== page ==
In such instances, we talk about how the present constriction seems like it will last indefinitely, limiting their options to express themselves, pursue relationships, carry out quotidian chores like shopping and going for check-ups—and just having fun. Maybe, if there is no improvement, their generous employers will start furloughing people—then what? More limbo? Even more nowhere and nothing? We discuss the need for differentiation in their lives. After all, why change your outfit (or fix your hair or trim your beard) if every day is also yesterday, the equivalent of solitary confinement? We need to see glimmers of possibility, each day, to believe in the return of possibility.
Sartre went so far as to declare “We are our possibilities.”
As may patients and I explore these concerns, we turn back to the issue of clothes and self-presentation. Grooming ourselves for each day is one way to affirm that something new—and, ideally, interesting—may happen. It allows us to feel as though we have not resigned ourselves to a world of infinite time and no space, where a thin trickle of events has nowhere to go in any direction ... except maybe drop-by-drop onto our heads like Chinese torture. If we let ourselves go in one major area, like appearance, we are inclined to let go in other ways. We can’t allow ourselves to risk not liking ourselves. If we do, then decline is easy, just when we need to be ready for things when they do turn around. And they will be different when they do, which makes being ready all the harder.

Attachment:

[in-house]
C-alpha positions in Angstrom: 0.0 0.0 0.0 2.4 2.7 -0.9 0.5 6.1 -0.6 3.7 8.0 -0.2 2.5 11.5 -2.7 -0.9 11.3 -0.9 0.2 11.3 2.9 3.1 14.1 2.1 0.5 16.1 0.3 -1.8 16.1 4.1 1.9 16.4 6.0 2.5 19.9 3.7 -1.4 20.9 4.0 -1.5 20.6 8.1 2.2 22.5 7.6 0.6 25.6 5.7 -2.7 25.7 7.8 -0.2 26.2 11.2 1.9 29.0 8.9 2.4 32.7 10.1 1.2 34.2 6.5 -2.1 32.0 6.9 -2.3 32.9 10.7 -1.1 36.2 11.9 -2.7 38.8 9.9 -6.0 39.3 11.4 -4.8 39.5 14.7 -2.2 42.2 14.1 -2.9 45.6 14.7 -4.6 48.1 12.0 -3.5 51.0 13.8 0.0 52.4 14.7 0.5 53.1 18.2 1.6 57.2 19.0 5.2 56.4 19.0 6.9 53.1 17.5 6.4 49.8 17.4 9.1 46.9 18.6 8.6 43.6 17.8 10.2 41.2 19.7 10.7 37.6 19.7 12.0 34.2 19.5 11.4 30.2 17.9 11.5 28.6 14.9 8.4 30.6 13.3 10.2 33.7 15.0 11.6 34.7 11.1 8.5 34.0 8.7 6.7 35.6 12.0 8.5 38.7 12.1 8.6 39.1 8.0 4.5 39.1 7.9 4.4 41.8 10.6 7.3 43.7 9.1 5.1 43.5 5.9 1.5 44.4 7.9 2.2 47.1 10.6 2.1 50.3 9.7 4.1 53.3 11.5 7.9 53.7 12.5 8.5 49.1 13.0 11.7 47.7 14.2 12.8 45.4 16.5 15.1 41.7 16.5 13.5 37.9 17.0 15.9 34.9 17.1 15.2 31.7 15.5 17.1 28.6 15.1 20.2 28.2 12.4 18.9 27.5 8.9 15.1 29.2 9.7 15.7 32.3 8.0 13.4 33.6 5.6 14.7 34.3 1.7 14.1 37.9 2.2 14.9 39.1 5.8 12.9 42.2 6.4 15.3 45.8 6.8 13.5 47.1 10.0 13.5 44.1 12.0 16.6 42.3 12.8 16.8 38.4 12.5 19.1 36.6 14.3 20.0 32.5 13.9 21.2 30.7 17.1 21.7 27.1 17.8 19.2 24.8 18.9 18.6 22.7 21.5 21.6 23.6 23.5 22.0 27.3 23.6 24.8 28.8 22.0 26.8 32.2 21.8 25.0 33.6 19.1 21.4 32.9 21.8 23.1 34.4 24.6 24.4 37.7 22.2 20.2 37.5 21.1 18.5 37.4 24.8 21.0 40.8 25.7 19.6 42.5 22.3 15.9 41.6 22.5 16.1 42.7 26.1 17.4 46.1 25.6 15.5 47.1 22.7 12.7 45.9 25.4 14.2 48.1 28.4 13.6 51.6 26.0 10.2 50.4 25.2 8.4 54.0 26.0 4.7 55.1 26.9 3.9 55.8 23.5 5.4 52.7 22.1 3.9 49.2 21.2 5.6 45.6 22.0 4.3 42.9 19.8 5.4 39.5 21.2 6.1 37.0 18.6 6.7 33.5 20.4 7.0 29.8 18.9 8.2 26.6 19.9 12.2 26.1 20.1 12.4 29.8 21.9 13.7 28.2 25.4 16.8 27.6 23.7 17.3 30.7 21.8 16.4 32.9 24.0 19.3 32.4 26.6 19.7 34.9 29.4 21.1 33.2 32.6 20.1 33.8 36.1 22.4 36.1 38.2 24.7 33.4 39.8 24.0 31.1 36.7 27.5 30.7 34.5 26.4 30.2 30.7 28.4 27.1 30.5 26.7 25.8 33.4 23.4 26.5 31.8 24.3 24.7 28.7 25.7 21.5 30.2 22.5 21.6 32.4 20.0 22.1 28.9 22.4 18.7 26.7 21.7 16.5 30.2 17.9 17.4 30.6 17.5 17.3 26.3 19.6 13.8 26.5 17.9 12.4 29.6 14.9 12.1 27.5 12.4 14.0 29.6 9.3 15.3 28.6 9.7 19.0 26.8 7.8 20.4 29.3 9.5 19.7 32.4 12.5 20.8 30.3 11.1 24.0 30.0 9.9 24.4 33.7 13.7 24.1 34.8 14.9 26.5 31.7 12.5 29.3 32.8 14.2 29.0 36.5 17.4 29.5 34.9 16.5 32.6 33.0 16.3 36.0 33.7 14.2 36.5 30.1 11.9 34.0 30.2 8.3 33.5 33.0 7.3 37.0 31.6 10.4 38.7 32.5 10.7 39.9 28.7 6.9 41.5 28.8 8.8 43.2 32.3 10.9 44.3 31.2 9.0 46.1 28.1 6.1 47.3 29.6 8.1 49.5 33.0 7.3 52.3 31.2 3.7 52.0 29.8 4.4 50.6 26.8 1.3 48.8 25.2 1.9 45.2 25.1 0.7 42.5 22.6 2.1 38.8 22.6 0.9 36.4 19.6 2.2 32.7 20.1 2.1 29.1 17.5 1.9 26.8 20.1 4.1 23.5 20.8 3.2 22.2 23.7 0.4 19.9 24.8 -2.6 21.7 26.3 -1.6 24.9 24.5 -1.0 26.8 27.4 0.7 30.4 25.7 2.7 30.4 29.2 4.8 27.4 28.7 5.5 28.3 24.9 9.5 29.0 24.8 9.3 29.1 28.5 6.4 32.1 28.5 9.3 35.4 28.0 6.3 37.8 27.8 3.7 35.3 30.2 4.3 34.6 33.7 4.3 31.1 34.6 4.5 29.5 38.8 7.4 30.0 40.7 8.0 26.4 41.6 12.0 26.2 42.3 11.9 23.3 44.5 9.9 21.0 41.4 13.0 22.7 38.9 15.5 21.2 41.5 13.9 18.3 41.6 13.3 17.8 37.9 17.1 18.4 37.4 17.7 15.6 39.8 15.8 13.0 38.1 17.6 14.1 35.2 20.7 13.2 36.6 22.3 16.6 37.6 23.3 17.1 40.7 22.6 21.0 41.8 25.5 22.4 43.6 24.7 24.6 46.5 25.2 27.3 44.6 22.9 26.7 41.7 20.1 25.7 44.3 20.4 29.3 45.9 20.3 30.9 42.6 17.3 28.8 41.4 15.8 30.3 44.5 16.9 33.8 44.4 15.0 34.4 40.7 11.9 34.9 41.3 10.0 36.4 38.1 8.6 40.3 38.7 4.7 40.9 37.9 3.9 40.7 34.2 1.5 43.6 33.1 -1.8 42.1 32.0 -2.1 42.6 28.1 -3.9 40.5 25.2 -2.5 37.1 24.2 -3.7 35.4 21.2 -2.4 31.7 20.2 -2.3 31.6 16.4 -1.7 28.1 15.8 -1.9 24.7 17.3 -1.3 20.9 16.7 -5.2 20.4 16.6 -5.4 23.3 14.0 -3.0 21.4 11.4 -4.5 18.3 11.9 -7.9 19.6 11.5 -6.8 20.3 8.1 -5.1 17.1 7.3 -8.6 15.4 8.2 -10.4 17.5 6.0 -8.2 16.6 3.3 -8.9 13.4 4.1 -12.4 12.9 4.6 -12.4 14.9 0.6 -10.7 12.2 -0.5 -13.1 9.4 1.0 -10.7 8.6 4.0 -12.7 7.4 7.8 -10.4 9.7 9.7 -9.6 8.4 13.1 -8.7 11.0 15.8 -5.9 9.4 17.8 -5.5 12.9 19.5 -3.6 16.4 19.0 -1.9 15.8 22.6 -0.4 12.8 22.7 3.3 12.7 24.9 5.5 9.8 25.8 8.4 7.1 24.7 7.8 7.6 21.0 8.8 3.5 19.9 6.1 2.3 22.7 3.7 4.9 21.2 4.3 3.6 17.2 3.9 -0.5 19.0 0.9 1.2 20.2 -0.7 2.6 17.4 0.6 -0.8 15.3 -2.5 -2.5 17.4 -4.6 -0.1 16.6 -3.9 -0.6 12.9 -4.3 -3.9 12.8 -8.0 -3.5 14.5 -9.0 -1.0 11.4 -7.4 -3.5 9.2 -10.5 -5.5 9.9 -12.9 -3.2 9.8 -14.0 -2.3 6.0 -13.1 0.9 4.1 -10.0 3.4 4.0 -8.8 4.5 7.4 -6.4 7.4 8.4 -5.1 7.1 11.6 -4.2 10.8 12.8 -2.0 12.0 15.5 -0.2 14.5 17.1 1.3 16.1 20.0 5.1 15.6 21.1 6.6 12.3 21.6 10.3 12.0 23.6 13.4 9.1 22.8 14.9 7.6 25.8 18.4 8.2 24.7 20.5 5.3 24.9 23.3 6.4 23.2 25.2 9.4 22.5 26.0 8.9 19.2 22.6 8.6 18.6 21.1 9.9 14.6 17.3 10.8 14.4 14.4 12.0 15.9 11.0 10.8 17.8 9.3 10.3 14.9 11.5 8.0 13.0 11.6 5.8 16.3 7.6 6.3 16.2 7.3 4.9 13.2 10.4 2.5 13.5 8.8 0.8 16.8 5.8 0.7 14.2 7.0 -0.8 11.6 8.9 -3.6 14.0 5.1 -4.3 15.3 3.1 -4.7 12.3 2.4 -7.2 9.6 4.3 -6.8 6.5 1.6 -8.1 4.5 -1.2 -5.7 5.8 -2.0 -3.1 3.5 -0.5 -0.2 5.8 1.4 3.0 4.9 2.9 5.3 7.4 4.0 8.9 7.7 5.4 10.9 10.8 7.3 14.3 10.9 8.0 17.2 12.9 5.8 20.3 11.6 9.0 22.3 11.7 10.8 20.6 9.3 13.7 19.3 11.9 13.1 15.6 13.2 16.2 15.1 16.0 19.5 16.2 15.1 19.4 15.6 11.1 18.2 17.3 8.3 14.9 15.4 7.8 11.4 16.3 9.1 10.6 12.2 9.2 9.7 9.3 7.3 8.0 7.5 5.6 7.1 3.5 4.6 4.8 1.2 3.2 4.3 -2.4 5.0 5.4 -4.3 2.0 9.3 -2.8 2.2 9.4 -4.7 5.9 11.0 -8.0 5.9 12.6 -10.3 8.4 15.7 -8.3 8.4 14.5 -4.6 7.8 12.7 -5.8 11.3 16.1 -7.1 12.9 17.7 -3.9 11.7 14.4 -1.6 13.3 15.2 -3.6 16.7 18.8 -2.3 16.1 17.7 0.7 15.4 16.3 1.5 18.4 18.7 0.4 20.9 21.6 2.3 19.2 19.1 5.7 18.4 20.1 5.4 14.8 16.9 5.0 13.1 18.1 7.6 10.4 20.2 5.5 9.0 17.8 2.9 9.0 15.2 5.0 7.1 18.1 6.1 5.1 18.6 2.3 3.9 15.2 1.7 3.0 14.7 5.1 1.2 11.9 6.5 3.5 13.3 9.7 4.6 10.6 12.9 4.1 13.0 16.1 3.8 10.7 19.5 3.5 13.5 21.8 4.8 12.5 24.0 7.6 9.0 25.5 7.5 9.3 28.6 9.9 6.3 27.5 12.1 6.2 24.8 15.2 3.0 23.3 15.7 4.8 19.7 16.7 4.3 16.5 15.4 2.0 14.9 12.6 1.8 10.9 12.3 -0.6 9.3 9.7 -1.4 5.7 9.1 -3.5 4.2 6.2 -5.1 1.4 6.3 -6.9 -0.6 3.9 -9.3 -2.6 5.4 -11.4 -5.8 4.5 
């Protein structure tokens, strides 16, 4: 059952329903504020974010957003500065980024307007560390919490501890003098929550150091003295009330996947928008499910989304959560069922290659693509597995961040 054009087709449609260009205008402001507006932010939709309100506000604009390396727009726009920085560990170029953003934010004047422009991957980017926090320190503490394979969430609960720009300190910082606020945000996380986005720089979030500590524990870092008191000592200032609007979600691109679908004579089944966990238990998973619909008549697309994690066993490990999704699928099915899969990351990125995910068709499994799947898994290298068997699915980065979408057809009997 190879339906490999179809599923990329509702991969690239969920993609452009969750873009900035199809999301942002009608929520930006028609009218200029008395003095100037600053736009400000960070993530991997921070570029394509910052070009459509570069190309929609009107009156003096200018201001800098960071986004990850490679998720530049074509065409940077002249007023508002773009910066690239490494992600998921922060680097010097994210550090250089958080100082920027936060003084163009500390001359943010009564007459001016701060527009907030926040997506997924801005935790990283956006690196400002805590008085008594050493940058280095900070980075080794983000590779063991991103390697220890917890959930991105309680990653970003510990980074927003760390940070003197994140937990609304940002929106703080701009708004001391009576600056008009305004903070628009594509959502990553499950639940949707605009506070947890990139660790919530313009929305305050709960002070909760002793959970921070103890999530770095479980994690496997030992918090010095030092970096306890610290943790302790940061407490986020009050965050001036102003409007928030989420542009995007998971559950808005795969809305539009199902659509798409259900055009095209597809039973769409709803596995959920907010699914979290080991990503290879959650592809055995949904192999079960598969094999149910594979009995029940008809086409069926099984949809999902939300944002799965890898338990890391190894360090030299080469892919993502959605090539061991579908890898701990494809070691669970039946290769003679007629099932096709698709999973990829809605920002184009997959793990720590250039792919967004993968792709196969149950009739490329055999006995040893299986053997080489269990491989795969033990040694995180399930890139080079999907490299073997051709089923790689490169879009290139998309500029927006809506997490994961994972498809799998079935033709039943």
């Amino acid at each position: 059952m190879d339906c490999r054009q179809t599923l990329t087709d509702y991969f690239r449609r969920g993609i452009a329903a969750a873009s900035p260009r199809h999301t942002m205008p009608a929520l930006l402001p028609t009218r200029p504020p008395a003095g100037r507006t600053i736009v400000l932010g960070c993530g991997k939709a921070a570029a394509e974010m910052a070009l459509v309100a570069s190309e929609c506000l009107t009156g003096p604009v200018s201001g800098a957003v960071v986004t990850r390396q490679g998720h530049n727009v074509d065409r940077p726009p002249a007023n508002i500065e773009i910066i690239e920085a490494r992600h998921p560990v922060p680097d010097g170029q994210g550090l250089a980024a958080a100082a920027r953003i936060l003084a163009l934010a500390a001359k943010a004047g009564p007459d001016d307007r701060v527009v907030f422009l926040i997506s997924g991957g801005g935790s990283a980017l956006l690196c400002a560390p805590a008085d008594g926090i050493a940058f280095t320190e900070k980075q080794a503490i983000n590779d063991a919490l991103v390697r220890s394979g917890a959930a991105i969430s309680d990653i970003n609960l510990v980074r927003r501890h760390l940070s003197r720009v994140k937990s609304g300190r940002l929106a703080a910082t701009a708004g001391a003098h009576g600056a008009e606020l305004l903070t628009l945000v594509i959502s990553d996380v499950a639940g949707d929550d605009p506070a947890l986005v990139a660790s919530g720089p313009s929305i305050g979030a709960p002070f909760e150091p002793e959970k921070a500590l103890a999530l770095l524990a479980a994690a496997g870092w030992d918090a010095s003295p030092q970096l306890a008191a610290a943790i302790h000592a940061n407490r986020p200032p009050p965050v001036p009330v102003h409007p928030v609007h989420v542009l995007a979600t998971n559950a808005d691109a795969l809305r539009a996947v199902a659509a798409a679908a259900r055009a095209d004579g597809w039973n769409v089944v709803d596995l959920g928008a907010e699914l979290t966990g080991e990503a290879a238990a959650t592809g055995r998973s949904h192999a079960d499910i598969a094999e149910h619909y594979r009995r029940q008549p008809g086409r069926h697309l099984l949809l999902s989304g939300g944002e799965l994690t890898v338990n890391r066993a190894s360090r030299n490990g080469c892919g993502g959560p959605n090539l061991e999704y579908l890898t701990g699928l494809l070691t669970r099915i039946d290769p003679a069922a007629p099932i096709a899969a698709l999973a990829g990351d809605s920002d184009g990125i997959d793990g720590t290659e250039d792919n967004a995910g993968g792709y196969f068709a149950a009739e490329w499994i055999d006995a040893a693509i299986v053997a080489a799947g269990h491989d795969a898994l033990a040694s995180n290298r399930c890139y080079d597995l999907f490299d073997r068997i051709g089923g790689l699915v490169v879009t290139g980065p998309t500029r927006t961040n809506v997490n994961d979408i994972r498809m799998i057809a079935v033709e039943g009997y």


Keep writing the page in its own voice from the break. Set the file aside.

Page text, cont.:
I have begun modeling self-care to my patients. While I am not wearing ties as much, I don’t wear sweats either. I talk about exercise and eating well. I let my patients know that caring for oneself is real work, worth as much as the work they do at the office. Nobody is suggesting that sheer vanity is a worthwhile motivation, but self-respect and dignity are. As we age, dignity becomes more of a concern, since aging is not always pretty. Our hair gets thinner, we may stoop. The passage of time and the pull of gravity are inevitable. We may dwell in our minds, but we live in our bodies. So, we still need to show the world and ourselves that we have not abandoned appearances.
I read recently that fashion magazines like Vogue and Harper’s Bazaar will never be the same, and that some of these publications may disappear. Clothes have come to seem more utilitarian; disposable fashion is dismissed as wasteful. I can appreciate that. But without being fashionistas, we can treat each day as an occasion, indeed as multiple potential occasions to which we have invited ourselves. It’s good to be an active participant in your life. If you skype with our friends, or even talk on the phone, you can spruce up. The phone is perhaps even better than Skype, since we can imagine our friends imagining us. When we prepare dinner (however so humble), we can put on something clean, shave, fix our hair (just acting gender-specific is an advance overthrowing on jeans and a t-shirt).
The point is that in these days of isolation, we each need to perform our identity and practice who we want to become. We need to make personal choices that reflect our taste, our sense of our own value, and what we might still be to other people. We need to perform our roles even if no one is presently clapping, or even in the audience. This is because we need to envision ourselves as potentially the object of other people’s thoughts. At this point in the pandemic, reality is a consensual process, where each of us helps each other affirm our mutual existence. This is now a more acute version of the usual case.
So, we need to give each other material, to be there for one another. As we perform, we give each other material. We rehearse each other. We help each other believe that it’s not the last act.